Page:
DGAs (Domain Generation Algorithms) are rendezvous domains for malware and hacker-controlled-servers to communicate, generated by rules or algorithms, usually encoded/encrypted and often have a short life span. Hackers use DGAs to evade the detection or blocking from static blacklist-based systems, for example, (some) firewalls using threat intelligence data that does not get updated as frequently as needed.
It is not easy to detect DGAs because they satisfy the DNS protocol in every manner and there is usually no signature to identify them. This is why we use artificial intelligence/machine learning technology to detect them.
If you look at some DGA domains you can find that quite often they appear to be collections of random characters, and because of that, from lexical analysis point of view they are statically quite different from normal domains. On top of that, they usually do not resolve to IP addresses since most of them are not even registered. Both of these are very important characteristics, or “features” as called in machine learning, to be used when we train the machine learning models.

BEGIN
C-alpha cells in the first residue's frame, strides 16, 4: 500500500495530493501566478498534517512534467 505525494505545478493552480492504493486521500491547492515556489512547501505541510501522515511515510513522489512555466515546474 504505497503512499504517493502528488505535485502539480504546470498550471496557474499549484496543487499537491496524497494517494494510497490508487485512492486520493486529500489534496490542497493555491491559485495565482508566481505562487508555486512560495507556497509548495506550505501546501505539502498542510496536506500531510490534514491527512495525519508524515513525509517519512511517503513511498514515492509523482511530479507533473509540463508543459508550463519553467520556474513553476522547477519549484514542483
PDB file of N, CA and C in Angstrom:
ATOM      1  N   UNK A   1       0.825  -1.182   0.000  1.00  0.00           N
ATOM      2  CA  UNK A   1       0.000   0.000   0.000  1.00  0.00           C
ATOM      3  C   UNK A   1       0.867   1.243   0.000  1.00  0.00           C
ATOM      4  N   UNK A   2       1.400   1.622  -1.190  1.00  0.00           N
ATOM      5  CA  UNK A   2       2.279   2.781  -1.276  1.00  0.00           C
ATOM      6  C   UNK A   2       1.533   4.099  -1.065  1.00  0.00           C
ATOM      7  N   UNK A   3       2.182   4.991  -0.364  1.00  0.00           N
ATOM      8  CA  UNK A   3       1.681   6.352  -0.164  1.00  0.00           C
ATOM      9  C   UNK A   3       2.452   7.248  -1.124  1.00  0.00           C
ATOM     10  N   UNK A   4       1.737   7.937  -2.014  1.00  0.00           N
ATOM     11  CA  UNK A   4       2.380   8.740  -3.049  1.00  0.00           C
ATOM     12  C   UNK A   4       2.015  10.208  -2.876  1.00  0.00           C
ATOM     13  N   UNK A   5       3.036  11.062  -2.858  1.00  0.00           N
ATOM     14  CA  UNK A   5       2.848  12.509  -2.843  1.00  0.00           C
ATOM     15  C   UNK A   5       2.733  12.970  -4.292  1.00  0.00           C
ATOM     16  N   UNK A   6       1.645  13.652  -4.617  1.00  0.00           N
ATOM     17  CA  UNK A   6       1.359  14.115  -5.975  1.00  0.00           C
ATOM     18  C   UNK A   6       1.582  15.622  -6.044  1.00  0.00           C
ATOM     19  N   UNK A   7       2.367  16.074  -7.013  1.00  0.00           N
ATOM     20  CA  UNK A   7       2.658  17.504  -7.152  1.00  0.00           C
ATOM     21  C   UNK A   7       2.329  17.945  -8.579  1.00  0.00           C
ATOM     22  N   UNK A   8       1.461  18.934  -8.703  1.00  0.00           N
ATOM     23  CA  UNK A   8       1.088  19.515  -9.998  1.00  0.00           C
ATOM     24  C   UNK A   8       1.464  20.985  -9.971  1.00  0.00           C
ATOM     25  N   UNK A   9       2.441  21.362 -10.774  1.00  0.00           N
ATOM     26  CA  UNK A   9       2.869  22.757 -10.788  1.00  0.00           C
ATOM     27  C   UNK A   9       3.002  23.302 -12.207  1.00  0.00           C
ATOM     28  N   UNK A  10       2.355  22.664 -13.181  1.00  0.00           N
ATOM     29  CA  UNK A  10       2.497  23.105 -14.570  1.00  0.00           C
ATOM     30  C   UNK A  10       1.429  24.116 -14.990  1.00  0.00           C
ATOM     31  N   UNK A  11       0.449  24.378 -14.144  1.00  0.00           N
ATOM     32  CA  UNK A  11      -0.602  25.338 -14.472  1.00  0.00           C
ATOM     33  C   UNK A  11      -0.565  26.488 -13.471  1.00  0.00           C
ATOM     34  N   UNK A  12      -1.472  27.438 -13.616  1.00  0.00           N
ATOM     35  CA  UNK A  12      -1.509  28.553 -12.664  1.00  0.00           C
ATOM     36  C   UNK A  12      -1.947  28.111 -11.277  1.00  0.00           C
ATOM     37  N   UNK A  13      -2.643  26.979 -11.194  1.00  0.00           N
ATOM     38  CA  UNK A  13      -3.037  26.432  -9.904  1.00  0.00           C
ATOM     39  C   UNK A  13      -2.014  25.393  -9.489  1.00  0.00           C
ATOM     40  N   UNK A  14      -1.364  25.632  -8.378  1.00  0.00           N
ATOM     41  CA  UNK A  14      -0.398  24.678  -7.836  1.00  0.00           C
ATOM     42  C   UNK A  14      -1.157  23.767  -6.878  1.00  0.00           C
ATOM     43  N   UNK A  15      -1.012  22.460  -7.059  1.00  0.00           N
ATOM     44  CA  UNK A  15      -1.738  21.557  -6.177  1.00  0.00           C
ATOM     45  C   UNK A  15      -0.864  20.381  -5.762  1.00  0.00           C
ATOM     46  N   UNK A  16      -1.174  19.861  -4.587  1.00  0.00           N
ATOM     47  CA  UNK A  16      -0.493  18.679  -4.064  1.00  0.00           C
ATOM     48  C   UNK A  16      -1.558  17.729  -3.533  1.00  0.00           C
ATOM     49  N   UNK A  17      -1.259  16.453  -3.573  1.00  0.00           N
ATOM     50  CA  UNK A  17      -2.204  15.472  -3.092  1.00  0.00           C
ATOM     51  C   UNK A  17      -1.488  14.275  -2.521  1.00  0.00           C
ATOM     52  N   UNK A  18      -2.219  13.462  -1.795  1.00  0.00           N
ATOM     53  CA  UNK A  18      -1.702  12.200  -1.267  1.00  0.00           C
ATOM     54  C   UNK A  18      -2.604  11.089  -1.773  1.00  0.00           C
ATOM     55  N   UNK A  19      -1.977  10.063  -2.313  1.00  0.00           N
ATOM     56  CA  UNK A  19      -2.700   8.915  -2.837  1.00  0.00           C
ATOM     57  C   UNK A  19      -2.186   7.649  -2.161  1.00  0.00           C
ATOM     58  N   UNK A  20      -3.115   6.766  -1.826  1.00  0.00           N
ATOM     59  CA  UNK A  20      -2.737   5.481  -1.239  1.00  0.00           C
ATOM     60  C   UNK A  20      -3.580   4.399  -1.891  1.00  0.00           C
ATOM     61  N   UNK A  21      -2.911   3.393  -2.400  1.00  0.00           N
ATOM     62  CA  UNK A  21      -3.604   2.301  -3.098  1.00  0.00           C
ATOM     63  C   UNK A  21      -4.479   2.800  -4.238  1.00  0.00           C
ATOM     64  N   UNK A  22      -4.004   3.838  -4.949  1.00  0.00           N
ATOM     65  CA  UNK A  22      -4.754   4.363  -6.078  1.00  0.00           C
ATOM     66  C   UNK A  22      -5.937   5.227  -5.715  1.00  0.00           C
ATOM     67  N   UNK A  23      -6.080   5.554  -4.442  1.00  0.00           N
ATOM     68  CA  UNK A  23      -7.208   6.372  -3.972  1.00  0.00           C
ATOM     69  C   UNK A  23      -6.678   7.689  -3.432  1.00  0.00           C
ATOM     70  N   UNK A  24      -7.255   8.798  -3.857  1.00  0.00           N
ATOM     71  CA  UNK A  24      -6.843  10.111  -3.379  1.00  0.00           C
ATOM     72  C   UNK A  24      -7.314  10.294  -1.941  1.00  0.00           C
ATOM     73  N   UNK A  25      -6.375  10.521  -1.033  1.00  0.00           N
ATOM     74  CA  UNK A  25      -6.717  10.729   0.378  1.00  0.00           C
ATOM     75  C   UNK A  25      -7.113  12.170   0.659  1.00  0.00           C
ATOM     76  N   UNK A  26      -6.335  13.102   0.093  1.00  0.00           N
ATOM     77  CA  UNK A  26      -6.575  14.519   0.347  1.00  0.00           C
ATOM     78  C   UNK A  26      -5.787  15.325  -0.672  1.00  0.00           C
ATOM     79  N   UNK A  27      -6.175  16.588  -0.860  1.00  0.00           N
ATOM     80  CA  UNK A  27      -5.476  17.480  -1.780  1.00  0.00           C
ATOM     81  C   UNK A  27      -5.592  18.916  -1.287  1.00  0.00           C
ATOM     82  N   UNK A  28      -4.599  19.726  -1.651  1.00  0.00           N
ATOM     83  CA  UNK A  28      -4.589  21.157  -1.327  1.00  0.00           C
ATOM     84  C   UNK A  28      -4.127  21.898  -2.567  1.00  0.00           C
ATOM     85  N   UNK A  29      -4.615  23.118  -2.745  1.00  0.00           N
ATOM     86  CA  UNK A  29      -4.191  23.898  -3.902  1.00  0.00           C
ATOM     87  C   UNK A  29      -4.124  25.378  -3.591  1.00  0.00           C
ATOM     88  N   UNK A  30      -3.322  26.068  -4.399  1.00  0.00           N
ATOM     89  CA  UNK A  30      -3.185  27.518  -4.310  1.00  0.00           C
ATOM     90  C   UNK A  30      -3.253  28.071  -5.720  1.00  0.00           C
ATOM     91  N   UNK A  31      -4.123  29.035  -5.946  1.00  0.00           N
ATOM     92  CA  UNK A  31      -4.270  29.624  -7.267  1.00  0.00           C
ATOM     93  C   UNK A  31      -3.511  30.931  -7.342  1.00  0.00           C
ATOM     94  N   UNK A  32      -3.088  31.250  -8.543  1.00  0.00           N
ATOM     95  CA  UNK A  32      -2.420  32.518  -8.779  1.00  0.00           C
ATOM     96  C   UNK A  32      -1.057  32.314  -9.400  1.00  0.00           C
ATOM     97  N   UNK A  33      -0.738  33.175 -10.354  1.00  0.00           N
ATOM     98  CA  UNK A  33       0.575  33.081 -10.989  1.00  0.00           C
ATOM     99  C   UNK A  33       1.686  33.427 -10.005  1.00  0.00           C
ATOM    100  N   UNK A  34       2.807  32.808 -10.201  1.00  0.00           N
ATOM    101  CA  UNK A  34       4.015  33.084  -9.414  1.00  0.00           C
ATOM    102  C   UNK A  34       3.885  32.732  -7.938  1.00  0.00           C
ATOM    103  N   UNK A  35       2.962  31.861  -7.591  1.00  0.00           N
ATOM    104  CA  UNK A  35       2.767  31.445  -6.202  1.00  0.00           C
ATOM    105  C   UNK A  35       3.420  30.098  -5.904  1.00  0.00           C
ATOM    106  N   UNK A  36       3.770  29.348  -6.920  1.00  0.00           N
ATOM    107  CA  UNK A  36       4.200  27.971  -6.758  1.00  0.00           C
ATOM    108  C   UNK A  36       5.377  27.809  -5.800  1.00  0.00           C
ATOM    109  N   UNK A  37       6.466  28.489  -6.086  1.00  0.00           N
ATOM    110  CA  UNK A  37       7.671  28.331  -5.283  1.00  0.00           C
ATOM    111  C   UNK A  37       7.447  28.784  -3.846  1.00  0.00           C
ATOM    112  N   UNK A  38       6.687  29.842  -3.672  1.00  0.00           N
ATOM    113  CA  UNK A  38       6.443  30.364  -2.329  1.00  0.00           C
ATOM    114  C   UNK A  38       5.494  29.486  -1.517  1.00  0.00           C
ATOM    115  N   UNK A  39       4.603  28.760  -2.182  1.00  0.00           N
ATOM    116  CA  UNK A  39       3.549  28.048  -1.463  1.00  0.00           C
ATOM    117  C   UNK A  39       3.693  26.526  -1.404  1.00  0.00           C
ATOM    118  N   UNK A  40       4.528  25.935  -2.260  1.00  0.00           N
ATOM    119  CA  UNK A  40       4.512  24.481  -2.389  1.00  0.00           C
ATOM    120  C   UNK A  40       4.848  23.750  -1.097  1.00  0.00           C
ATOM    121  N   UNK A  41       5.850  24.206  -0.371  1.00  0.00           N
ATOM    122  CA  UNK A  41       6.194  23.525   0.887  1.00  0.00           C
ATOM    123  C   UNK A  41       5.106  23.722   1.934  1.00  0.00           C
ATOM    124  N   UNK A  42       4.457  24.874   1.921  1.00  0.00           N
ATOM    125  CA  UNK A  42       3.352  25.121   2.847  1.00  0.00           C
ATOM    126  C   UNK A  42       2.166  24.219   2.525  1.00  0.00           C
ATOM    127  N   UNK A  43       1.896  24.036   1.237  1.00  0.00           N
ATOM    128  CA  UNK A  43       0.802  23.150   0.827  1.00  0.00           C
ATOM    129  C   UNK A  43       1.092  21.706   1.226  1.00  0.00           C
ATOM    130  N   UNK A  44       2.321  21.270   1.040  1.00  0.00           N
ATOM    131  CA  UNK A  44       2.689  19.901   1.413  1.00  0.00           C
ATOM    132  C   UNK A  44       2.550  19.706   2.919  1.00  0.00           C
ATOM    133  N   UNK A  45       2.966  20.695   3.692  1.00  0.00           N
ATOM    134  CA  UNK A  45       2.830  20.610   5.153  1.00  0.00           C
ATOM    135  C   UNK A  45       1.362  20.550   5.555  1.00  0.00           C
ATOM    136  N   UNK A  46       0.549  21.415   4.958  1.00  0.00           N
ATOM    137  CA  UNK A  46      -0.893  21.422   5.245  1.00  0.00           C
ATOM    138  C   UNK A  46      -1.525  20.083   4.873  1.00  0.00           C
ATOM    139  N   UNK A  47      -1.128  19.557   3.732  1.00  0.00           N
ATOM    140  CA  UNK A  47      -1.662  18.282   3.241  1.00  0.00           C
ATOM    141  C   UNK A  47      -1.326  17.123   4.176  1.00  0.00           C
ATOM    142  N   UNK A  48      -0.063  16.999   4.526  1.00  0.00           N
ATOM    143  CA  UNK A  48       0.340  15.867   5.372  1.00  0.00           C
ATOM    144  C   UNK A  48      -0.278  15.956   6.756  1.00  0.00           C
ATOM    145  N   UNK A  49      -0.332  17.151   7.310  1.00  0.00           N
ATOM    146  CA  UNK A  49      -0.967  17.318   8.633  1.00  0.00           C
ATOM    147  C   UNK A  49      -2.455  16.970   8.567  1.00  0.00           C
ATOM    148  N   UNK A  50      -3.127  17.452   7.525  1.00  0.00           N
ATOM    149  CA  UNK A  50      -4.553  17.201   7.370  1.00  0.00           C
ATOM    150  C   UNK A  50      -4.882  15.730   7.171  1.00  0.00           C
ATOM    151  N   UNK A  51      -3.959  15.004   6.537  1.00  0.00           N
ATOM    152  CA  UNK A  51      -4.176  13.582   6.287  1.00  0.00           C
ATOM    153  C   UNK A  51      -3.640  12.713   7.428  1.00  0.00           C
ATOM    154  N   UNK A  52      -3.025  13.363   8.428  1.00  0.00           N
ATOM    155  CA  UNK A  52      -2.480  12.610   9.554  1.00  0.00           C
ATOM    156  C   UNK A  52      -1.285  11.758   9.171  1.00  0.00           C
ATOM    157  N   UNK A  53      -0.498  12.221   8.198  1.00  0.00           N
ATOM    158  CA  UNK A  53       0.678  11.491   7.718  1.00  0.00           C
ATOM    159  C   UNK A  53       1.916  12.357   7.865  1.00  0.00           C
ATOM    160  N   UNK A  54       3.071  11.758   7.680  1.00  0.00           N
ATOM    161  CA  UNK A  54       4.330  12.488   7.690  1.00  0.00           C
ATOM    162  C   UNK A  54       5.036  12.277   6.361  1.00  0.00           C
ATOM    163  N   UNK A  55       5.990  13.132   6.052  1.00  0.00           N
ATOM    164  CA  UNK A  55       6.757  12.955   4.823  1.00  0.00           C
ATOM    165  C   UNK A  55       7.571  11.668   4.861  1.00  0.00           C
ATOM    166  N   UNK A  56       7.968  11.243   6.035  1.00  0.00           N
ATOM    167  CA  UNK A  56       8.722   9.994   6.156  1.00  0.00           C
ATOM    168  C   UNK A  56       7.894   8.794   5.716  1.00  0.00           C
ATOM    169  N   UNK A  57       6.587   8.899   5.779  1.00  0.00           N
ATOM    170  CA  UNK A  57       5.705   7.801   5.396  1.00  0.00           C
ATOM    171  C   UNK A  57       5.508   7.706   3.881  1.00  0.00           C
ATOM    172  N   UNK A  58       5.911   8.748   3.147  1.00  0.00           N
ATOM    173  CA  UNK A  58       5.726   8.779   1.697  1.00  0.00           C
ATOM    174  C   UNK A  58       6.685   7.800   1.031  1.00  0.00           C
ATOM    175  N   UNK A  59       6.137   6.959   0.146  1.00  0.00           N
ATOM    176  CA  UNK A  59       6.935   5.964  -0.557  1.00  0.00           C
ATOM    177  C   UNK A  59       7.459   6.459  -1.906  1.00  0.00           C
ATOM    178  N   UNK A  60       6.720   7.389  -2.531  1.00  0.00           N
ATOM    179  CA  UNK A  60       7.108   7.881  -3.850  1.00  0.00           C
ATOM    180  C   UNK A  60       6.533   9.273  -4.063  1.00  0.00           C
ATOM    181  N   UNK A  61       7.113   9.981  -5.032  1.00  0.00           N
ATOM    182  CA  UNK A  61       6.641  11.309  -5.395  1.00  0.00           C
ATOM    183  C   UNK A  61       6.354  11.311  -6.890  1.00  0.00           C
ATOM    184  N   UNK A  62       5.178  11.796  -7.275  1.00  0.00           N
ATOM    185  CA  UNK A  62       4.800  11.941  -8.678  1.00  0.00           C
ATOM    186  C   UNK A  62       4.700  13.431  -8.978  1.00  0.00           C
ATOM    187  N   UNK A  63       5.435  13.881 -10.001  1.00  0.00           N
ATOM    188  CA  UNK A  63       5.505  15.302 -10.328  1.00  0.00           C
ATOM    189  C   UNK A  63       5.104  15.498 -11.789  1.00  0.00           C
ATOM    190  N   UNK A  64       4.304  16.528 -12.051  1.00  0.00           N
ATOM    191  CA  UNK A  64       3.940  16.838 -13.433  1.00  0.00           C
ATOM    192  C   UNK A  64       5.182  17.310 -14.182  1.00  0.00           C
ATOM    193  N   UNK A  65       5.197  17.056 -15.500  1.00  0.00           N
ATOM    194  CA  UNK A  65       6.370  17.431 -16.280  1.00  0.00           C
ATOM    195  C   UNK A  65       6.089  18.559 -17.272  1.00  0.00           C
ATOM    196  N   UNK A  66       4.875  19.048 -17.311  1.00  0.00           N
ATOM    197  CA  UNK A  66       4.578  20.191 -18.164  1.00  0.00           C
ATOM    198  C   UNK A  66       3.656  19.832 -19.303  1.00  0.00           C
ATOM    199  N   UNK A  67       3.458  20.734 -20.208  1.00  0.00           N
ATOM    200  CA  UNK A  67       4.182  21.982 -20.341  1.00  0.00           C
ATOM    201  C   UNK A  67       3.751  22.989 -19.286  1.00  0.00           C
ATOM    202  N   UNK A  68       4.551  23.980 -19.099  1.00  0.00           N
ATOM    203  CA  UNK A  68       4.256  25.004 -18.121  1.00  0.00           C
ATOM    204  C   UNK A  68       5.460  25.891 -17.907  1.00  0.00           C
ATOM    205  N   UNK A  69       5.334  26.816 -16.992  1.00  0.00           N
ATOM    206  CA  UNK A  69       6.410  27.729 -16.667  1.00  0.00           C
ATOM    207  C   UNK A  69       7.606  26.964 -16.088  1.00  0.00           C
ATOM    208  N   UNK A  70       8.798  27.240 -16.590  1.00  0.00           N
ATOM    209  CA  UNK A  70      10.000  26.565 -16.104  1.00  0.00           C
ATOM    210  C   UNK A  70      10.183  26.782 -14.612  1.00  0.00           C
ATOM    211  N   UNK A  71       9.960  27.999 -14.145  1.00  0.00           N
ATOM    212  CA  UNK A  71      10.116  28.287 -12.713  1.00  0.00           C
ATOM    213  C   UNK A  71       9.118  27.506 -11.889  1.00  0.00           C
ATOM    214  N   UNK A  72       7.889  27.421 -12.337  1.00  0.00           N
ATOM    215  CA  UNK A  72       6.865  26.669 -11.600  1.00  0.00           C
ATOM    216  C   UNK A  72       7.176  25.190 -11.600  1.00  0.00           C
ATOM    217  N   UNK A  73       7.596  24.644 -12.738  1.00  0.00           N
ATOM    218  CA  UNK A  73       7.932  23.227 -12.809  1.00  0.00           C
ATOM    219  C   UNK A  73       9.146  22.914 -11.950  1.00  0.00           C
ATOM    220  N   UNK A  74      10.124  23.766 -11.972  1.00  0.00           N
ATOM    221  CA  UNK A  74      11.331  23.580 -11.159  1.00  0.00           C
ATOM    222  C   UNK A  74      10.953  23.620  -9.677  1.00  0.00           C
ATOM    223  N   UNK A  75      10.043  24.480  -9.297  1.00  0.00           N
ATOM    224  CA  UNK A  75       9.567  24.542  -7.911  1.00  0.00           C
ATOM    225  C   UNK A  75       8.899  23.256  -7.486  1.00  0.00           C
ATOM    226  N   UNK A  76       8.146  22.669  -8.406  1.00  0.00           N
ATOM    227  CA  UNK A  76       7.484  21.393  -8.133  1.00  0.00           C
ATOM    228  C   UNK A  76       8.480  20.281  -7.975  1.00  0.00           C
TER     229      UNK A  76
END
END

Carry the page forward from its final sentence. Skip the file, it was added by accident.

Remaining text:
Machine learning works similar to the way human beings forecasted weather before certain modern technologies, including sensors and computers were invented. We observed lots of similar independent signals such as temperature, wind direction and animal behavior then associated them based on very long term of observation. If you think of some weather proverbs you will know what I mean.
Just like weather forecasting, the effectiveness of using machine learning may have false detections as the training data might be biased or not applicable. Since DGAs are early indicator of malicious activities, such false detections can be handled depending on users’ risk tolerance levels.